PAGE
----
Social anxiety (SA) and depression are marked by enhanced avoidance motivations (apprehensions) and reduced approach motivations (aspirations). Integrating an approach/avoidance motivational model with the evolutionary-inspired motivational perspective, we examined the associations of SA and depression with apprehensions and aspirations in the domains of social status. In two cross-sectional samples of young adults (N1 = 277; N2 = 256), we found that, whereas apprehensions concerning the loss of social status contributed to both SA and depression, aspirations and apprehensions concerning social status ascendance uniquely contributed only to SA. Additionally, the effects of social-status avoidance motivations on SA were partly accounted for by social-status aspirations: enhanced apprehensions were associated with reduced aspirations, which were associated with more severe SA. Finally, partial support for gender-specific links between social status motivations and SA was obtained. Our results highlight the potential of integrating the motivational frameworks of approach/avoidance and affiliation/social status to understand shared and specific components of SA and depression.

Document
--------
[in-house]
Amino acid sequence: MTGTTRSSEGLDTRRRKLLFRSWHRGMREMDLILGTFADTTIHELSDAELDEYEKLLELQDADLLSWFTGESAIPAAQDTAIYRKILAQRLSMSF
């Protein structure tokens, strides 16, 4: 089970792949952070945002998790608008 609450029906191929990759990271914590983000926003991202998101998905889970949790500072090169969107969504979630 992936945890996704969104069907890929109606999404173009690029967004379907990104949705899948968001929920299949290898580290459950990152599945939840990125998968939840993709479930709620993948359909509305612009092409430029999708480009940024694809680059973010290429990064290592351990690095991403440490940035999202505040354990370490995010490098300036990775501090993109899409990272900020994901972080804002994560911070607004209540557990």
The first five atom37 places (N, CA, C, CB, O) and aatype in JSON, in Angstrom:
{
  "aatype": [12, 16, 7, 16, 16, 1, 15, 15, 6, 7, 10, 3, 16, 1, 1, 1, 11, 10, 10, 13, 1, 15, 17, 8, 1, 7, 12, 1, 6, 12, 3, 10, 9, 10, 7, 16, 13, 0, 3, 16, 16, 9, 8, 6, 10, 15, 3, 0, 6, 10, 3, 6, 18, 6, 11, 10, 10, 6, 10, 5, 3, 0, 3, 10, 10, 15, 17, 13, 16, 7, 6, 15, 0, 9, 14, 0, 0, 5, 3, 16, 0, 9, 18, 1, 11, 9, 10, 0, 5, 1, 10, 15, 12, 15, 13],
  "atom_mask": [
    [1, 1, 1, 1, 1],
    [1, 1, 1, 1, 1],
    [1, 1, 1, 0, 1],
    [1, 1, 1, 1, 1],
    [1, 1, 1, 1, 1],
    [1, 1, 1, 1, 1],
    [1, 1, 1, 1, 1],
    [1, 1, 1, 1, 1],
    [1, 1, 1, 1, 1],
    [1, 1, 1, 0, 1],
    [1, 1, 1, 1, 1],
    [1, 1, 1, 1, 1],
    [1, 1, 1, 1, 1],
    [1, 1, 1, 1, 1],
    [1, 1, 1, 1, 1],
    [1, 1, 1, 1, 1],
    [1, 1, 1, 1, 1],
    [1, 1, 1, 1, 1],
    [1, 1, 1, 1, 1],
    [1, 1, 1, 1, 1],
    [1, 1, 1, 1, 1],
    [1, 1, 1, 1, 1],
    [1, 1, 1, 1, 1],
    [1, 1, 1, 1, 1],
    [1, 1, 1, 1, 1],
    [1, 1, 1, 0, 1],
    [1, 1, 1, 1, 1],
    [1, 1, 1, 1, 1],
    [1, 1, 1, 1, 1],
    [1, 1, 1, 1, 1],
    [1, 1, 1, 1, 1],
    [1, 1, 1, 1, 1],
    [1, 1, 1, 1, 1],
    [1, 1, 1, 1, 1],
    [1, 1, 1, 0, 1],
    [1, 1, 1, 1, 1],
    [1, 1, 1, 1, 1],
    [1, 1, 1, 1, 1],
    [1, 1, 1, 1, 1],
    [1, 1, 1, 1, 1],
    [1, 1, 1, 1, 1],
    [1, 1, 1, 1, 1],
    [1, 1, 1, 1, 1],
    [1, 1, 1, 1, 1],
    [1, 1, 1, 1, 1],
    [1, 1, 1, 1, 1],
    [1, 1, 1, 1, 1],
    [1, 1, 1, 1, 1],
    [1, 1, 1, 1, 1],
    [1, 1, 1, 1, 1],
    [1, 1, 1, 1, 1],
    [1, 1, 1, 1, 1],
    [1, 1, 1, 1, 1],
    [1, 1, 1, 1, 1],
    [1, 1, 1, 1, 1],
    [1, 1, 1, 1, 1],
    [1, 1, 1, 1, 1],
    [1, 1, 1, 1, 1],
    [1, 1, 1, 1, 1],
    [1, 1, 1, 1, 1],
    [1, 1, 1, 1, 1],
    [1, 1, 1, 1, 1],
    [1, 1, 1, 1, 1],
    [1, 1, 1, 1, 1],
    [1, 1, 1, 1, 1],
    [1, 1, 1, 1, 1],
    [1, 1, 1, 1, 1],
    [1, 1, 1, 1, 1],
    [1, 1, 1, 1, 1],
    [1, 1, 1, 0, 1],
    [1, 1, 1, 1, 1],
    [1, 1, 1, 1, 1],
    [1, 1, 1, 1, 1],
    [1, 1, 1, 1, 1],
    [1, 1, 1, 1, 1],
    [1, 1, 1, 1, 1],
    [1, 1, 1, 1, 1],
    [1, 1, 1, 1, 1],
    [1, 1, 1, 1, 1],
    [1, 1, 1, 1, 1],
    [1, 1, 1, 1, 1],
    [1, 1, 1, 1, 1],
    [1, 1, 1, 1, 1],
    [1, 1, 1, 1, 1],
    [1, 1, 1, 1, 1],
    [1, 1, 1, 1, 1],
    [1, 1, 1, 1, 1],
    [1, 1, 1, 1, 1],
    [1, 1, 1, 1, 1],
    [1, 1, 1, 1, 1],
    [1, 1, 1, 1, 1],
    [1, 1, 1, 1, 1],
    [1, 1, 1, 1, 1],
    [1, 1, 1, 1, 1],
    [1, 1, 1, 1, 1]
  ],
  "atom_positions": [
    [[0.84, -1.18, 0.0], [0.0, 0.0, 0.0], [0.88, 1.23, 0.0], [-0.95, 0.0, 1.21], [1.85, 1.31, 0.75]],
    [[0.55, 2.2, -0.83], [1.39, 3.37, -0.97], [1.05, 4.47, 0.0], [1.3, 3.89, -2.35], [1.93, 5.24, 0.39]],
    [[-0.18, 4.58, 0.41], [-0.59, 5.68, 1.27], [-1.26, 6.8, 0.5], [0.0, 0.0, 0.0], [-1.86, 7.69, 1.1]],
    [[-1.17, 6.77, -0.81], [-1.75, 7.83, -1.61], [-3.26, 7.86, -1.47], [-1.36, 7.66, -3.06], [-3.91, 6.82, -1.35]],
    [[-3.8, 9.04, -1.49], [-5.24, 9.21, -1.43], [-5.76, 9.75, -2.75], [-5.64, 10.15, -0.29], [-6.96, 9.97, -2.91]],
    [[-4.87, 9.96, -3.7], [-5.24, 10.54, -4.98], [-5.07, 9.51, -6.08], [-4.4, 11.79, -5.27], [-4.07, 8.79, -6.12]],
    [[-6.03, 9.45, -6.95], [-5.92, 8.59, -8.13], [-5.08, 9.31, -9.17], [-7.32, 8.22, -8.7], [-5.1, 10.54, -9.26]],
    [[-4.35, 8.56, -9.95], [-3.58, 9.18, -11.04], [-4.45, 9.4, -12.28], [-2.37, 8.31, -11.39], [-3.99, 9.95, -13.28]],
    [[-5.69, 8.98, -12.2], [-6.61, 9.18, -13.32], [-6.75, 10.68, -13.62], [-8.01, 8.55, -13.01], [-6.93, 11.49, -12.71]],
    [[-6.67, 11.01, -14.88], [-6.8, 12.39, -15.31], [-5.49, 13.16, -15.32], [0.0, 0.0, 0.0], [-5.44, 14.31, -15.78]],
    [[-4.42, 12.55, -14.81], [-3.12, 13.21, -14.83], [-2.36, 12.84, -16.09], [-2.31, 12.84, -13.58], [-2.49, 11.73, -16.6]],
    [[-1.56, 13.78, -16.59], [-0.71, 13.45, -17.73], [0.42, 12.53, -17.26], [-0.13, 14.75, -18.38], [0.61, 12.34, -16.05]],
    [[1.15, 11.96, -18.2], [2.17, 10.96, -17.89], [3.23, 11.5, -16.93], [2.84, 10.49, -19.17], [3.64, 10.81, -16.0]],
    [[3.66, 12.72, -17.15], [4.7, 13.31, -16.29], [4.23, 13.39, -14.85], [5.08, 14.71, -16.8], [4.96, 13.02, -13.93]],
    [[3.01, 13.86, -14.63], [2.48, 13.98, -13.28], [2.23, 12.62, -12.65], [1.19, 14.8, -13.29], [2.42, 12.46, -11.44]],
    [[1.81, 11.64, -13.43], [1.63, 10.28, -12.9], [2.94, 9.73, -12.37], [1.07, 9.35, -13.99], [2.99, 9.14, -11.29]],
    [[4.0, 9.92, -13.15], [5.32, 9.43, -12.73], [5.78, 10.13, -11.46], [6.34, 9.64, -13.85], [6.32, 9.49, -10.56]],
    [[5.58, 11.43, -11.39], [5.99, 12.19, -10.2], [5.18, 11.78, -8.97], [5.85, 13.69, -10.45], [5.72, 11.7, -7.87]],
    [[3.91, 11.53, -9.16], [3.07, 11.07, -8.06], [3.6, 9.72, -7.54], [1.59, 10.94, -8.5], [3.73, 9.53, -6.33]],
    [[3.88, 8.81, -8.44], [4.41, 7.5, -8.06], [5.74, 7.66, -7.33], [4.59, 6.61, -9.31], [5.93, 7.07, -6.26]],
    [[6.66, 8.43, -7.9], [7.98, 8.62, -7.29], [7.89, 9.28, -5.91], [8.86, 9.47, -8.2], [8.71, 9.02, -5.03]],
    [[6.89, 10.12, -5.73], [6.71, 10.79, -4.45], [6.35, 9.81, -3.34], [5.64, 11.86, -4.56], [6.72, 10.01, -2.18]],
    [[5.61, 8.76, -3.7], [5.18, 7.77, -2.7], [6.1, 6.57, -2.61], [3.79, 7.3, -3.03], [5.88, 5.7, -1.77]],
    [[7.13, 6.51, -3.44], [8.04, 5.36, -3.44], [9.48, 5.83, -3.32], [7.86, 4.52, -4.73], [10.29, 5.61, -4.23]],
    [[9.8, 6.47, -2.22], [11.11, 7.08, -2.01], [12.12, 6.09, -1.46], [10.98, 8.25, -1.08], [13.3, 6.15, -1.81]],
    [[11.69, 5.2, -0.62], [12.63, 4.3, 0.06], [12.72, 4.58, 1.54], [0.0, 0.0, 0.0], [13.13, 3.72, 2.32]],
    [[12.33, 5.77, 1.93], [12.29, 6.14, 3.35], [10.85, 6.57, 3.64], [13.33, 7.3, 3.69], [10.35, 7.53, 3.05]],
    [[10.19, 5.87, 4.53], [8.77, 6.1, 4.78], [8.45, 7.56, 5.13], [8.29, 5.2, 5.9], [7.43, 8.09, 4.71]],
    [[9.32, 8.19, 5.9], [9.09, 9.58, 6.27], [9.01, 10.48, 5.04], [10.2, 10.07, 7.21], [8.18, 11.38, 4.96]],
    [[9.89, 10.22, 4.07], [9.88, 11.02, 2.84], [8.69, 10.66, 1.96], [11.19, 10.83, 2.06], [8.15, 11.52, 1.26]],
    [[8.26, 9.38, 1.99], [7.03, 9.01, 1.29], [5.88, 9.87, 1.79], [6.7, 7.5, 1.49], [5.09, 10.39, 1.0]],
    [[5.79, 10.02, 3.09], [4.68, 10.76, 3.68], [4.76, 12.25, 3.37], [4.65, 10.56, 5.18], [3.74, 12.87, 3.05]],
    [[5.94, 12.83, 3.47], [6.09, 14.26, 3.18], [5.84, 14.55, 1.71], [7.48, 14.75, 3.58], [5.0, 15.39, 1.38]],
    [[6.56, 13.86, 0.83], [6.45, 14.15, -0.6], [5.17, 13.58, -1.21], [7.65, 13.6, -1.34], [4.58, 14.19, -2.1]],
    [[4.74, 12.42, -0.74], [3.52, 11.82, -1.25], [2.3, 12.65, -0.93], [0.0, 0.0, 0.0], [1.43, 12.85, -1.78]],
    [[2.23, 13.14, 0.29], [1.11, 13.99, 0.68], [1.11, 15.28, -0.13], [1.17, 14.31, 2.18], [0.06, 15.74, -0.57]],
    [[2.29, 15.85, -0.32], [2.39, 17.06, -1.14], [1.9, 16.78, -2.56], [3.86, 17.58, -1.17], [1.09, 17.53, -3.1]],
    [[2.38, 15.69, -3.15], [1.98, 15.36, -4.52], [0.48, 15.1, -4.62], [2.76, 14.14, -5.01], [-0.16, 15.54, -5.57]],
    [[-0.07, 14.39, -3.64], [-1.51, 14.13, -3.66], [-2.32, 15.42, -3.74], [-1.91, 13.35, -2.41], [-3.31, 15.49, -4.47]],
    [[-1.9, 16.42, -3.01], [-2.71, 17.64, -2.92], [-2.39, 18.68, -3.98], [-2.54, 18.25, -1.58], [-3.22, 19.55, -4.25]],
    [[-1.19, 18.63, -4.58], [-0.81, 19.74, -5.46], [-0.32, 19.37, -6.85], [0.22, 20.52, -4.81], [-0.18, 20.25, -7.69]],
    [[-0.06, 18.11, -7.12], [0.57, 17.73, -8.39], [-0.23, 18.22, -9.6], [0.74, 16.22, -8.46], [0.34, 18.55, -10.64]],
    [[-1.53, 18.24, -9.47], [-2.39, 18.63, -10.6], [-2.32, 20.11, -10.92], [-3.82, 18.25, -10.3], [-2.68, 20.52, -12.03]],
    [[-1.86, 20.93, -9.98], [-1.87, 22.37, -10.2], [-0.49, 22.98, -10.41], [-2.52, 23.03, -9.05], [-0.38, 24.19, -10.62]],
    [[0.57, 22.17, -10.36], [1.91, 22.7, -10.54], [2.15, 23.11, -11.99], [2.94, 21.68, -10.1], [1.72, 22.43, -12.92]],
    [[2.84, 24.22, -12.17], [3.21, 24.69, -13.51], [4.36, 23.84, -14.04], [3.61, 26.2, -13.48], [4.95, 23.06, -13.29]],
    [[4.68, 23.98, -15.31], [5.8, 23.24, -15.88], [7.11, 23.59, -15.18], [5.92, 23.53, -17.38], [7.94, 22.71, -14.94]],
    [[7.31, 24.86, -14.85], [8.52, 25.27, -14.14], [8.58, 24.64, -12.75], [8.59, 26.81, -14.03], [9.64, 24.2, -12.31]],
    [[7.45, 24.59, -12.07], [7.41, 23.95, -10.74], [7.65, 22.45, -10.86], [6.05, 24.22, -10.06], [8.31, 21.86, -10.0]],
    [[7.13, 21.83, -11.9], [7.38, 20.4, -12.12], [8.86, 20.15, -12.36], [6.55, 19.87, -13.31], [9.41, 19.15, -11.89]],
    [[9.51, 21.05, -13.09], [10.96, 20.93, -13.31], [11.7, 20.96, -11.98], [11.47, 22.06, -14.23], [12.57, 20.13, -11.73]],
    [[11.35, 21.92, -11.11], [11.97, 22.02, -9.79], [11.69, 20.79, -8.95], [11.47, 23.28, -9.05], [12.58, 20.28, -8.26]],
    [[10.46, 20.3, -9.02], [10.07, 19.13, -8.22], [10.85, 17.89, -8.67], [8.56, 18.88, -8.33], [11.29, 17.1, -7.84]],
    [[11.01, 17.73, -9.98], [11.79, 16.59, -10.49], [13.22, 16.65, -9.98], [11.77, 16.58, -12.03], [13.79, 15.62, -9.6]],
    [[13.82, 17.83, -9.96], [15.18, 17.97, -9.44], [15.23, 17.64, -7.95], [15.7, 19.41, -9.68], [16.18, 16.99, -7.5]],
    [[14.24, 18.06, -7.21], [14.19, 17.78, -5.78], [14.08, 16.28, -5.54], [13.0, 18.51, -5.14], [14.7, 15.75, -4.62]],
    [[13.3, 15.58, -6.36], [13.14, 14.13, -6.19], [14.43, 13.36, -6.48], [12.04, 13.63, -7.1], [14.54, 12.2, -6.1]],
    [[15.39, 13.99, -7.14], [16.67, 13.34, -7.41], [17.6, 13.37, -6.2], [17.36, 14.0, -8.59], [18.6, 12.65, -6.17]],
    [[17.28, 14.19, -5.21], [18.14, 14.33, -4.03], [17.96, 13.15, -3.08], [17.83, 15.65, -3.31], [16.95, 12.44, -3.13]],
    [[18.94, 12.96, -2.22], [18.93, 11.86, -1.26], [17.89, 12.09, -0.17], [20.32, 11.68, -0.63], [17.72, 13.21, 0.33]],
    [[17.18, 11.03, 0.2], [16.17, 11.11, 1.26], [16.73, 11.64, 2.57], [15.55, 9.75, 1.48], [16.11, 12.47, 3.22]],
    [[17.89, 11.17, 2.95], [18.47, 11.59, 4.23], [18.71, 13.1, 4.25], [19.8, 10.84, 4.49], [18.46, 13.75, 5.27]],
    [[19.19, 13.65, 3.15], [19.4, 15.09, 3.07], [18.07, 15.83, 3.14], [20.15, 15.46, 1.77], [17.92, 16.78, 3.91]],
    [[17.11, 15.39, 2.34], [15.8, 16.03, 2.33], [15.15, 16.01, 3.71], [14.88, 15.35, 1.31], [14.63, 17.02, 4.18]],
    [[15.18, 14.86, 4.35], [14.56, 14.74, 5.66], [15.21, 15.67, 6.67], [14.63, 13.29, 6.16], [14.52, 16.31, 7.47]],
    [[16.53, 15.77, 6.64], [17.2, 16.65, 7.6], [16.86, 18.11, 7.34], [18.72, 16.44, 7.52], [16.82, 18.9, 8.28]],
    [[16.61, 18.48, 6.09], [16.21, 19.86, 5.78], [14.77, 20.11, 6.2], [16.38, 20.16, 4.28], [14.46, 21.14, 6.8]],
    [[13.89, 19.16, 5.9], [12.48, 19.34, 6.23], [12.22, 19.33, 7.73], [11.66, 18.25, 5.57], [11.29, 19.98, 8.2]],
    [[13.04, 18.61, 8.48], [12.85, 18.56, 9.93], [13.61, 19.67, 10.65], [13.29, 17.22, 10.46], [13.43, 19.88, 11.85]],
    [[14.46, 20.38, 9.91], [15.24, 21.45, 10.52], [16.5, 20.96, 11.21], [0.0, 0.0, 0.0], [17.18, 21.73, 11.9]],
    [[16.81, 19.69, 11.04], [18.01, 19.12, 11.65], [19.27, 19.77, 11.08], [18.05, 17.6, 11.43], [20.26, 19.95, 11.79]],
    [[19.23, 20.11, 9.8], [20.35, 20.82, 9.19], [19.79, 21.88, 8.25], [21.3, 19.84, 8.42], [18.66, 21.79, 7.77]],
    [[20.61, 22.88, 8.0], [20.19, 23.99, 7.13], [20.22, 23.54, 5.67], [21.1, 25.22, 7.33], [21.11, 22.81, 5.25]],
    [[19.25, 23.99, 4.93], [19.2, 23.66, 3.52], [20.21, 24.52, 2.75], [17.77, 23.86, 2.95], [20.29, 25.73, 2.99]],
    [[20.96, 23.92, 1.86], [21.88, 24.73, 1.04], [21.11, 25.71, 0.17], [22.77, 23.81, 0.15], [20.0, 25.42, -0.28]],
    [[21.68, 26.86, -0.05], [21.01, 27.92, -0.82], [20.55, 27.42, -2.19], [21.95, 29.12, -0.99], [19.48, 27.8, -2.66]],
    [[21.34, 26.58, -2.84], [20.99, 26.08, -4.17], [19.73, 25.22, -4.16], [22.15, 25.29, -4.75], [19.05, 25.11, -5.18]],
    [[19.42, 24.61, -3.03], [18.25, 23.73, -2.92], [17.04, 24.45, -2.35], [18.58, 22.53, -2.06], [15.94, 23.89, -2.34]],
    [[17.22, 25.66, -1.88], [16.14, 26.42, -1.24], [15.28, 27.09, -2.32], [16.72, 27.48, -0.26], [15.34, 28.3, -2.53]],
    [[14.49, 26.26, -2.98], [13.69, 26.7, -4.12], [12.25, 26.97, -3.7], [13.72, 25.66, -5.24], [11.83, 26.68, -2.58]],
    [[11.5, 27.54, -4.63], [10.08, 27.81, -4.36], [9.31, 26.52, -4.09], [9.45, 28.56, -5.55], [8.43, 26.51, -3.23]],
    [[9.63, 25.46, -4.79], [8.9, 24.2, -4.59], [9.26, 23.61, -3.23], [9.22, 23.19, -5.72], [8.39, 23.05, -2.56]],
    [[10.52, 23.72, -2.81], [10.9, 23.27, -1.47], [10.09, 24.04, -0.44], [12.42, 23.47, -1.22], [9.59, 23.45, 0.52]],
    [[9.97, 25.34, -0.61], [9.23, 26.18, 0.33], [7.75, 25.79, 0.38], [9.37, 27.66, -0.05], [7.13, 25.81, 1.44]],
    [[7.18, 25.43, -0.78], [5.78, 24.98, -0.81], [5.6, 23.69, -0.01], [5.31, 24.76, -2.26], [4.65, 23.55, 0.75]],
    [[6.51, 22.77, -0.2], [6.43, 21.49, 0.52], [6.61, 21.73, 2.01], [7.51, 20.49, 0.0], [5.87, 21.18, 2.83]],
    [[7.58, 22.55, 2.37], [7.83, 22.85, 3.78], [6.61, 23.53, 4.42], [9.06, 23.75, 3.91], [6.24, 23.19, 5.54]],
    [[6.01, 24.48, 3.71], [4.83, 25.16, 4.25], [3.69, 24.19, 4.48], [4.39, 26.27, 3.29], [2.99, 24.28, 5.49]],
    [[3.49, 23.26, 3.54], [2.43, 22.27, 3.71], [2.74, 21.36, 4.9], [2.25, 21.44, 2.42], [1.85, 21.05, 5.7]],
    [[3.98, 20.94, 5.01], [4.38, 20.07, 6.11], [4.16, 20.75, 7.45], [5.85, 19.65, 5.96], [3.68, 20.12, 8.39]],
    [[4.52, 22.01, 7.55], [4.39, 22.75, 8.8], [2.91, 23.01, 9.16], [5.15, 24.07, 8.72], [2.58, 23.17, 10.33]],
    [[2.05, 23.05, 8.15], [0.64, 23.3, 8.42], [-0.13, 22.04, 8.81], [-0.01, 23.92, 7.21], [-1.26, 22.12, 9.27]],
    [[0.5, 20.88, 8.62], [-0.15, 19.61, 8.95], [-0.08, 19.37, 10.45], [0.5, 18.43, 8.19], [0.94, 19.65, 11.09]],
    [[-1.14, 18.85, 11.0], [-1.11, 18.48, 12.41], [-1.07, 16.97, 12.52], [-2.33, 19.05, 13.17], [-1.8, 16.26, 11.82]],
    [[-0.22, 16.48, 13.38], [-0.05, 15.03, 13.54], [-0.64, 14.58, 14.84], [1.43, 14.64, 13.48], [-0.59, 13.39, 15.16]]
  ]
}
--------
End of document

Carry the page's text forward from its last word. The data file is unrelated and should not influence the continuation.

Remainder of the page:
Bibliographical noteFunding Information:
This work was supported by the Israel Science Foundation [grant number 740/15 to E.G.S.].
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- Evolutionary approach
- Social anxiety